May 18, 2024

Health Supplements

Health Supplements make us strong and powerful

Pre-workout supplement pros and cons revealed in new essay

2 min read

It was the lift she needed — or so she thought.

Julia Pugachevsky, a senior health reporter for Insider, revealed that she started taking Cellucor C4 pre-workout powder after reaching a plateau in strength training.

At first, she wrote in a Friday essay for Insider, she “felt ‘Popeye’-level strength, opting for 5lb-heavier dumbbells without hesitation. Even my instructors gave me more compliments on my form.”

But within a few months, she lost sleep, noticed an itchiness “akin to bees buzzing under my skin,” and grew “entirely dependent” on the scoop of the fruit-punch-flavored supplement.

Now, Pugachevsky is warning others about this “quick fix,” which she has tried to replace by consuming more protein, getting more sleep, and logging additional rest days.


The pre-workout supplements market, which includes powders, capsules/tablets, and ready-to-drink mixtures, is expected to reach $23.77 billion by 2027, up from $13.98 billion in 2020.
The pre-workout supplements market, which includes powders, capsules/tablets, and ready-to-drink mixtures, is expected to reach $23.77 billion by 2027, up from $13.98 billion in 2020. Syda Productions – stock.adobe.com

The pre-workout supplements market, which includes powders, capsules/tablets, and ready-to-drink mixtures, is expected to reach $23.7 billion by 2027, up from $13.9 billion in 2020.

Ingredients typically include beta-alanine, caffeine, citrulline, tyrosine, taurine, and/or creatine.

Pugachevsky’s pre-workout powder, which sparked “cartoonishly drastic” results, contains beta-alanine, creatine, caffeine, and citrulline, among other ingredients, according to its label.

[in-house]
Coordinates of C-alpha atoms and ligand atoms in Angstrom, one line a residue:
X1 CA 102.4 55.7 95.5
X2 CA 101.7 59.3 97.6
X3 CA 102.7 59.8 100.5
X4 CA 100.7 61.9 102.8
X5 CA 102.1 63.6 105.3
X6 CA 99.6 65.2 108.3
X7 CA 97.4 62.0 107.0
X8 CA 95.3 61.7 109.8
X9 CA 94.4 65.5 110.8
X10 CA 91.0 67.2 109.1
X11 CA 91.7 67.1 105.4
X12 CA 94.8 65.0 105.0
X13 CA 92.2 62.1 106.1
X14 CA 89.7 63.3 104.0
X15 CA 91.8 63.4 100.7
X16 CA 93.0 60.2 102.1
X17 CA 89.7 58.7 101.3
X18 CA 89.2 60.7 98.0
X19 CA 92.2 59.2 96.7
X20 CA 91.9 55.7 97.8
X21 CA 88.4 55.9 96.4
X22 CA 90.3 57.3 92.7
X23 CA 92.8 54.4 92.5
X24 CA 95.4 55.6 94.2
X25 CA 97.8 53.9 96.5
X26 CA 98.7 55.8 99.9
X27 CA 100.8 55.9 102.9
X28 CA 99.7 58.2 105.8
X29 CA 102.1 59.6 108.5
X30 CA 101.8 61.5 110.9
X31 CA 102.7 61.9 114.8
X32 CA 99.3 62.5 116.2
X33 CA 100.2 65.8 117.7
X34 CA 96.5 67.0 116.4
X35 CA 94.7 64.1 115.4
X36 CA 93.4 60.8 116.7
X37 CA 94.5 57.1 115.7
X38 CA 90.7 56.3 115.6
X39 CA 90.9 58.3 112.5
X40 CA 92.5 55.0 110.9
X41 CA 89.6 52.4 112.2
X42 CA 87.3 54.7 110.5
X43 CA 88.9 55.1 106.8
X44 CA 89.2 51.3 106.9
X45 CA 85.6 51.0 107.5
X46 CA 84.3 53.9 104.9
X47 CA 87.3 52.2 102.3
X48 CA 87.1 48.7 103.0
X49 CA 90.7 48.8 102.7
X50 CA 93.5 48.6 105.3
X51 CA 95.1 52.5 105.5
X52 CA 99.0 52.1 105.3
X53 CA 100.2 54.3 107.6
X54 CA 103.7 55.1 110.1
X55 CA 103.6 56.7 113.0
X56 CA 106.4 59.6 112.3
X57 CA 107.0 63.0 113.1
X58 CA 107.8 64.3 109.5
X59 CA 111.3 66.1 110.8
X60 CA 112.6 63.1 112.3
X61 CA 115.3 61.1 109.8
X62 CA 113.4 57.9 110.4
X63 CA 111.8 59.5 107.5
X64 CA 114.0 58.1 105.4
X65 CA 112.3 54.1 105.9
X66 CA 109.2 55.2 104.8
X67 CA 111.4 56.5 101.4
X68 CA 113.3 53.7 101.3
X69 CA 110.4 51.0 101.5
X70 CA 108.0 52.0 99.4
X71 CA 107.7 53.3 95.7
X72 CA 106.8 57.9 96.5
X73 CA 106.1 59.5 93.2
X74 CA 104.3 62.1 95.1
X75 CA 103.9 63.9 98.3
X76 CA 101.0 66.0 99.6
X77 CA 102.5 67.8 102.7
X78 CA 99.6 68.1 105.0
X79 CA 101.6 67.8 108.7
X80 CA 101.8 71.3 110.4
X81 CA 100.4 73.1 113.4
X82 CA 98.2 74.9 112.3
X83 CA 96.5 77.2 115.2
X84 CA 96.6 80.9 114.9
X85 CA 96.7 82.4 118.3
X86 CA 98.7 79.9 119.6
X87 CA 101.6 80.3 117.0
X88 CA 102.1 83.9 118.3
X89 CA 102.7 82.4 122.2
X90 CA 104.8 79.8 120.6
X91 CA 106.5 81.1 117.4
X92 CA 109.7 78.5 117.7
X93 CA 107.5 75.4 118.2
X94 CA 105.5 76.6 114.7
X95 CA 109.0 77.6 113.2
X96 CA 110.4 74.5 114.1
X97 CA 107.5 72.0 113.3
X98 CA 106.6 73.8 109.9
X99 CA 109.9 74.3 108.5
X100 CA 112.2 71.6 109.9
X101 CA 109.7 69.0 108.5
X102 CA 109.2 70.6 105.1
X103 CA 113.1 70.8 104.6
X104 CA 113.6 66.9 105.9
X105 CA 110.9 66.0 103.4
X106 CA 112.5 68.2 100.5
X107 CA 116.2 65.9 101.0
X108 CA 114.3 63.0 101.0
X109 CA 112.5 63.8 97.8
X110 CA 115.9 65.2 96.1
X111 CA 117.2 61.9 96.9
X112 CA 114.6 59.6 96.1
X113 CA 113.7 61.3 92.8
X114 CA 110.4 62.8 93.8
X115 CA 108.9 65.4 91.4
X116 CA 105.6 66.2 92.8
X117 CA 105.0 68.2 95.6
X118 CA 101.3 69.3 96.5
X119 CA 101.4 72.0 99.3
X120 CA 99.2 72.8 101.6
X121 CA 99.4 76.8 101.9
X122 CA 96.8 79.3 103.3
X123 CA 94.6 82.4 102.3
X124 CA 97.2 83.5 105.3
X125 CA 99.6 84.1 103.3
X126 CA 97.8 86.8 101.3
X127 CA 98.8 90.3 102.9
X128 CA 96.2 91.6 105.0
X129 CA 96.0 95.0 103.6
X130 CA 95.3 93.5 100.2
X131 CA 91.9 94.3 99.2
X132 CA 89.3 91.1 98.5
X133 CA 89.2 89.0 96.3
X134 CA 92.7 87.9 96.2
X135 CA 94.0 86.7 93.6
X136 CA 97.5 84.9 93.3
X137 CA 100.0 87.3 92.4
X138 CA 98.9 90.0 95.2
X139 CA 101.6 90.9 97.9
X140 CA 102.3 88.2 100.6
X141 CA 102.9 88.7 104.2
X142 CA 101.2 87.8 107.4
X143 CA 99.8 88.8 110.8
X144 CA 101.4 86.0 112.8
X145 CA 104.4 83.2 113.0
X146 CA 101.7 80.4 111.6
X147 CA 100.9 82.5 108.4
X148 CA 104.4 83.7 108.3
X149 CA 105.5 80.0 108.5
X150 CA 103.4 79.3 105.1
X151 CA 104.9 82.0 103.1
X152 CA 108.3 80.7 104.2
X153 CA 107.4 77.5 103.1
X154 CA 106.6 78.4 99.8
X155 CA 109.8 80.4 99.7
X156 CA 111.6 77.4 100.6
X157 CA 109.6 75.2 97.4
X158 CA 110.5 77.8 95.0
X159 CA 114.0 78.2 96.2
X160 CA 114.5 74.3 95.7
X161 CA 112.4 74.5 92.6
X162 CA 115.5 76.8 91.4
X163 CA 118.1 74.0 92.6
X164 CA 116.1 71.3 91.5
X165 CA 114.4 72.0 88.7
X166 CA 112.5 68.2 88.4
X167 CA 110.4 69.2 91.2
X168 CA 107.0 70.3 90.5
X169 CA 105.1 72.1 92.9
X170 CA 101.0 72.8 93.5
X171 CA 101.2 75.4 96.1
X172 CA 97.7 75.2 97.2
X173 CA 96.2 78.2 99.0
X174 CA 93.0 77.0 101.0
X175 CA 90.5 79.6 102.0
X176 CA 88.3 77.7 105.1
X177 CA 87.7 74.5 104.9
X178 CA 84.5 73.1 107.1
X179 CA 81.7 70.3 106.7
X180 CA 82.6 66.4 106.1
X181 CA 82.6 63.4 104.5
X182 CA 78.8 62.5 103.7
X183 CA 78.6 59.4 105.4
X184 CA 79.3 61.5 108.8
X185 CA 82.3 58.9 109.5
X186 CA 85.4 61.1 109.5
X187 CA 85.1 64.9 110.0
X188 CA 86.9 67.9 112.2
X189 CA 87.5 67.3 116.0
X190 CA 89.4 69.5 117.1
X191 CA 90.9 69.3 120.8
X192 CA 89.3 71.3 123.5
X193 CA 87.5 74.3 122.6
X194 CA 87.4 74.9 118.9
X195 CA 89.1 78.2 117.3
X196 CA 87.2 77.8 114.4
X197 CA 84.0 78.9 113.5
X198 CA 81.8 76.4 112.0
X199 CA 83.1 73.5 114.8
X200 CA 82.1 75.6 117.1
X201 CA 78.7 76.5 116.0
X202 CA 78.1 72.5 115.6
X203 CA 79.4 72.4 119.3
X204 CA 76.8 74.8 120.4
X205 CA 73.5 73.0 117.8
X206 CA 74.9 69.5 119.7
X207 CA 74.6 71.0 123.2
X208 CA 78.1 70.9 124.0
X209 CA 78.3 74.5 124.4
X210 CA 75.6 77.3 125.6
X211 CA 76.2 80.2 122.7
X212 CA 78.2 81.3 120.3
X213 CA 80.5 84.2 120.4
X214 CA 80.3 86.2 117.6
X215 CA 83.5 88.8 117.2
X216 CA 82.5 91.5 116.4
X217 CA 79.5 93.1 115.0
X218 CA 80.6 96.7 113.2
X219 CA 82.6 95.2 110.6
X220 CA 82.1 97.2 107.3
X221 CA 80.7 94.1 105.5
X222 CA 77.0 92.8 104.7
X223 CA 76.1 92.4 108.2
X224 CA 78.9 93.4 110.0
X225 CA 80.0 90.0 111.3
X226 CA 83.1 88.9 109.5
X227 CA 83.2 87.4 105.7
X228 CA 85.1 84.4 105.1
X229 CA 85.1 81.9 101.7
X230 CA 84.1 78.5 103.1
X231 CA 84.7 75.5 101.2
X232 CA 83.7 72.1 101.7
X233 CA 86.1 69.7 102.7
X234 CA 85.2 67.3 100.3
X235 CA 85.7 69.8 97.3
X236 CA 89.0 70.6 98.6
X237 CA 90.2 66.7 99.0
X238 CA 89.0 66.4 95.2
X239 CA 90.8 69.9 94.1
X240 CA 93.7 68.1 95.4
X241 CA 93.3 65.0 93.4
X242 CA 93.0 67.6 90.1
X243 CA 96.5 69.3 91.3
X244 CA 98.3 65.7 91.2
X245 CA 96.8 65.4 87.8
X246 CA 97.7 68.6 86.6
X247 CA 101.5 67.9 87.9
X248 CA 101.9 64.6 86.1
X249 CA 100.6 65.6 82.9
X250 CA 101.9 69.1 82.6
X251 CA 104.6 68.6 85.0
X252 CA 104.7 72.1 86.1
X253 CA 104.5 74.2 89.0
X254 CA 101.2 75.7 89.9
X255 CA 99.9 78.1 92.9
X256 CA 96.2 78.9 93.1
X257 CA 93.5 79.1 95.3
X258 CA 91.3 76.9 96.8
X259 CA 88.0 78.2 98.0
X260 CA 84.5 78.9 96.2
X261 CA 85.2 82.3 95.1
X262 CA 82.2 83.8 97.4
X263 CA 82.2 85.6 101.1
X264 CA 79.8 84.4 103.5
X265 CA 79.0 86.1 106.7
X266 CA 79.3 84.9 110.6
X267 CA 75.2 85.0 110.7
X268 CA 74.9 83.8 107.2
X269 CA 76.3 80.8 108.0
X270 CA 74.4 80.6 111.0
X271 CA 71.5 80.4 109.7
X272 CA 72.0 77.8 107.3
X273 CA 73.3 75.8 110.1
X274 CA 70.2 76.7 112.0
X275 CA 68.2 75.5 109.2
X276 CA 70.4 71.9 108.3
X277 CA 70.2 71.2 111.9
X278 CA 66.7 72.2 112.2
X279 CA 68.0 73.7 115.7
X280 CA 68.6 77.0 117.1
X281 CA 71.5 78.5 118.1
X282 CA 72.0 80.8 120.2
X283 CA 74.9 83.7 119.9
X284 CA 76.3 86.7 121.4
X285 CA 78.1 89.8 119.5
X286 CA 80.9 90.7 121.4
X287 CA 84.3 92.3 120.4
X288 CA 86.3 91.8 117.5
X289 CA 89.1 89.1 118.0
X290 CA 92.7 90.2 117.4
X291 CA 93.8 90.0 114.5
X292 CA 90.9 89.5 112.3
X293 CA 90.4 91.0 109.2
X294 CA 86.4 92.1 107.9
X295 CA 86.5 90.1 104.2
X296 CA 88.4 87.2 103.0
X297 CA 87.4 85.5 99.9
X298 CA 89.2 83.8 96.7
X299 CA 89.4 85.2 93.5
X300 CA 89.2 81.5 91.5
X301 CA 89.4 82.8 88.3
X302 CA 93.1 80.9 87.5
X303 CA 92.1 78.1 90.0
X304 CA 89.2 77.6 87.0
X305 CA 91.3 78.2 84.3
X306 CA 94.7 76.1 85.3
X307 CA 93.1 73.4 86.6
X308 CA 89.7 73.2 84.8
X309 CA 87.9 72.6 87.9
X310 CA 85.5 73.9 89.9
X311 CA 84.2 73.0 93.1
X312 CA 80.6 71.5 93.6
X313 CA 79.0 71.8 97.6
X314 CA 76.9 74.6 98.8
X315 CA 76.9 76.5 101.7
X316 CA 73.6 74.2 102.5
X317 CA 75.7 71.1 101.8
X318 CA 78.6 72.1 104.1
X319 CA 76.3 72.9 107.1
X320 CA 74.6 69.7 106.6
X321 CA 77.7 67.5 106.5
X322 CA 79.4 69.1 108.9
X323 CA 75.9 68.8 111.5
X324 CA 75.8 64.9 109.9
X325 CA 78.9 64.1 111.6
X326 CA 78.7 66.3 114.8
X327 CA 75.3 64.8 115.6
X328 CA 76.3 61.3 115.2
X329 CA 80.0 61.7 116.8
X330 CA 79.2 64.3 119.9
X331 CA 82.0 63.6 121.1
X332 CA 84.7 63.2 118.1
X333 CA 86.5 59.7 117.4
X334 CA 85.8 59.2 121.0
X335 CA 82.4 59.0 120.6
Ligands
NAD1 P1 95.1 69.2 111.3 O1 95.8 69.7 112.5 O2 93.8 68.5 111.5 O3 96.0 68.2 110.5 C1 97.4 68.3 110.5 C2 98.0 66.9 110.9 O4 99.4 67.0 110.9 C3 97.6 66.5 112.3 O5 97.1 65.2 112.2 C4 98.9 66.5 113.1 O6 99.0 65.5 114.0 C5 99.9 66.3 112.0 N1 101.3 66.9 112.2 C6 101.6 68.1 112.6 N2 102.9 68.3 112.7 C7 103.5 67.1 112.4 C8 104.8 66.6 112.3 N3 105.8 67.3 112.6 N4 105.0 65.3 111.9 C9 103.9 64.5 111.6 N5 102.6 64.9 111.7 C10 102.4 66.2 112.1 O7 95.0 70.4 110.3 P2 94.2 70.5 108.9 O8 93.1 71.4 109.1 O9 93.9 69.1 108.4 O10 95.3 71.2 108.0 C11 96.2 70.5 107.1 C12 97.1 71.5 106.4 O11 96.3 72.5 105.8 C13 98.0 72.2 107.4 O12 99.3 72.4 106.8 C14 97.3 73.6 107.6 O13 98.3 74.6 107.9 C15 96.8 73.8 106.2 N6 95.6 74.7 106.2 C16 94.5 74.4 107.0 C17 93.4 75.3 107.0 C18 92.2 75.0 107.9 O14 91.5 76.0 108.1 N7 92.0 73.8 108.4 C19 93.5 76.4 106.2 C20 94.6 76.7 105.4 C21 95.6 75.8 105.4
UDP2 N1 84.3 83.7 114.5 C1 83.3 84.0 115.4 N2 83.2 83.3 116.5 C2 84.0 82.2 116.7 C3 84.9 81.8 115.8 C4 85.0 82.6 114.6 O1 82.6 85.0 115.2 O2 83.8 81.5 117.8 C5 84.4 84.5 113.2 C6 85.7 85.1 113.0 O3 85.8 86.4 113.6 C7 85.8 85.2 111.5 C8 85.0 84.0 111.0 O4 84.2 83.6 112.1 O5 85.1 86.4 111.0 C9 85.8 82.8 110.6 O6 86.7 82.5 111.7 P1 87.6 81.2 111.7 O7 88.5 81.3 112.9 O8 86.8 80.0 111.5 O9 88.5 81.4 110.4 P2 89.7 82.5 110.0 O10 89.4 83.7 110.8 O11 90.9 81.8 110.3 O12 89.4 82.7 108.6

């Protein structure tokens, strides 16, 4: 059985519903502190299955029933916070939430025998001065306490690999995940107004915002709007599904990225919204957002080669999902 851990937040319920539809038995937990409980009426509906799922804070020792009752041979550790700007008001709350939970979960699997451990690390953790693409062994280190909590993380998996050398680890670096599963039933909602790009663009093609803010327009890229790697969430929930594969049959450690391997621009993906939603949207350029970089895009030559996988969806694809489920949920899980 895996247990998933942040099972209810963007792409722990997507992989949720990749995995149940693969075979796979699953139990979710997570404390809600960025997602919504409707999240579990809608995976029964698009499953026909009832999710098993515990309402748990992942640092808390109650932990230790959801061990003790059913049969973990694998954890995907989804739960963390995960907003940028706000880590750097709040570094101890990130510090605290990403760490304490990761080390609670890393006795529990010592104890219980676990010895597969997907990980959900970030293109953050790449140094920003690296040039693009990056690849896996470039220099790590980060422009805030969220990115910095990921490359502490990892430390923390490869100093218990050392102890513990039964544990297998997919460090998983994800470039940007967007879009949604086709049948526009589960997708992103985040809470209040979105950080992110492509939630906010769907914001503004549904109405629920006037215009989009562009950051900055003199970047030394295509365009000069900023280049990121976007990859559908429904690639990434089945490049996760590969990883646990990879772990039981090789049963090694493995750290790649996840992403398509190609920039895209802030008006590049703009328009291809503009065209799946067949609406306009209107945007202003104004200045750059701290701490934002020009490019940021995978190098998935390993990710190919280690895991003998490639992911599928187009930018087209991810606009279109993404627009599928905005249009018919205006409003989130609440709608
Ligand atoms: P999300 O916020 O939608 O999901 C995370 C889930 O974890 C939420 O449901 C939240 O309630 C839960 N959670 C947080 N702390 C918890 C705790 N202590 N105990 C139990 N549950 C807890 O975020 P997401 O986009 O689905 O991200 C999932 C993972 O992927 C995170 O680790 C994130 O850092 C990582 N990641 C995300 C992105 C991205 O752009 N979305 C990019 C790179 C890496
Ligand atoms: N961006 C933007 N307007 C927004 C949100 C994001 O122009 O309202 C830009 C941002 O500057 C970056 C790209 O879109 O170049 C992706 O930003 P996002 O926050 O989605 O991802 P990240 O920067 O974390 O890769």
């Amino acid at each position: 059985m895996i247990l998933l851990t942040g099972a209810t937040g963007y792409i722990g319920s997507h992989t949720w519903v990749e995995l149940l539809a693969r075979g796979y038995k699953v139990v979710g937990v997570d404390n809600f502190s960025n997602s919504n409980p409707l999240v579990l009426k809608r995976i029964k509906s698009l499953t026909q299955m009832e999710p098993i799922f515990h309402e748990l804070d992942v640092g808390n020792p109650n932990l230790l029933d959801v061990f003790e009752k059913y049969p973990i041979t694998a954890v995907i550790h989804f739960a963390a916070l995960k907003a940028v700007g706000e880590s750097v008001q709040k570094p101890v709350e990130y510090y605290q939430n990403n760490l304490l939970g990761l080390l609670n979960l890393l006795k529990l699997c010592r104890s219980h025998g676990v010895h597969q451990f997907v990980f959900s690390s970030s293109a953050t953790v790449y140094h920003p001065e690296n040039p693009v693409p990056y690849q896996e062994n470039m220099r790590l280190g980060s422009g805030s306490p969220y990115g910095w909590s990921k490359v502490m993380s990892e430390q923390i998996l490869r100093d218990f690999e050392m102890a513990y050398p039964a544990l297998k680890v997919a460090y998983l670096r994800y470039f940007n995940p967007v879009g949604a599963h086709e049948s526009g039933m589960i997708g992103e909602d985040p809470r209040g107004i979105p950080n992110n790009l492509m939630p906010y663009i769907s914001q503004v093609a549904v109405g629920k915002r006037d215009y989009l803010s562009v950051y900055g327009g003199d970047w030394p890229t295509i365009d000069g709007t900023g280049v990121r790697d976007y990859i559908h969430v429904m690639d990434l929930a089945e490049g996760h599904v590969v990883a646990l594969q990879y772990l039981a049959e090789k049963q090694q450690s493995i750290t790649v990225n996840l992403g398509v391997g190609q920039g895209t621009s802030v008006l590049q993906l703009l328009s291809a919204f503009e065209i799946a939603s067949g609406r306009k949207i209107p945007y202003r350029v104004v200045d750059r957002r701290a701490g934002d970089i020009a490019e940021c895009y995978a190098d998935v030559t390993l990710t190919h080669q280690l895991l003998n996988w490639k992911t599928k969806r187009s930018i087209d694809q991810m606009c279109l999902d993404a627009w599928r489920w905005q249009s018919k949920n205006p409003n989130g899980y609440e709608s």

Healthline reports that beta-alanine helps prevent lactic acid buildup in muscle tissue that can cause fatigue, pain, and soreness; creatine may enhance energy and muscle strength; caffeine can boost alertness and concentration; and citrulline may increase endurance and lower blood pressure.

The outlet notes that dietary supplements are regulated by the Food and Drug Administration as food, not drugs, which may lead to false marketing.


"Taking pre-workout every time you exercise can get you in the habit of not listening to your body," she wrote for Insider.
“Taking pre-workout every time you exercise can get you in the habit of not listening to your body,” she wrote for Insider. Africa Studio – stock.adobe.com

Pugachevsky said she was aware that beta-alanine can temporarily cause tingling or itching of the skin known as paresthesia, which is why she initially started with half a scoop before her strength training class before eventually doubling the amount.

She said she felt the itchiness when she increased the dosage. The Post reached out to the makers of Cellucor for comment.

“Taking pre-workout every time you exercise can get you in the habit of not listening to your body,” she wrote for Insider.

“It can mask natural tiredness, leading you to potentially injure yourself,” she continued. “Too much caffeine can also cause heart issues, such as changes in your heart rate or shakiness.”

Pugachevsky is not alone in questioning the value of workout supplements.

Rob Hobson, a UK registered sports dietitian and co-author of “The Detox Kitchen Bible,” recently told The Daily Mail that few supplements have been shown to offer real benefits.

“Relying on supplements to help manage your body weight or percentage of body fat will teach you nothing about the importance of diet, exercise and lifestyle and how you can manipulate these factors to help you achieve more sustainable performance goals,” Hobson said.

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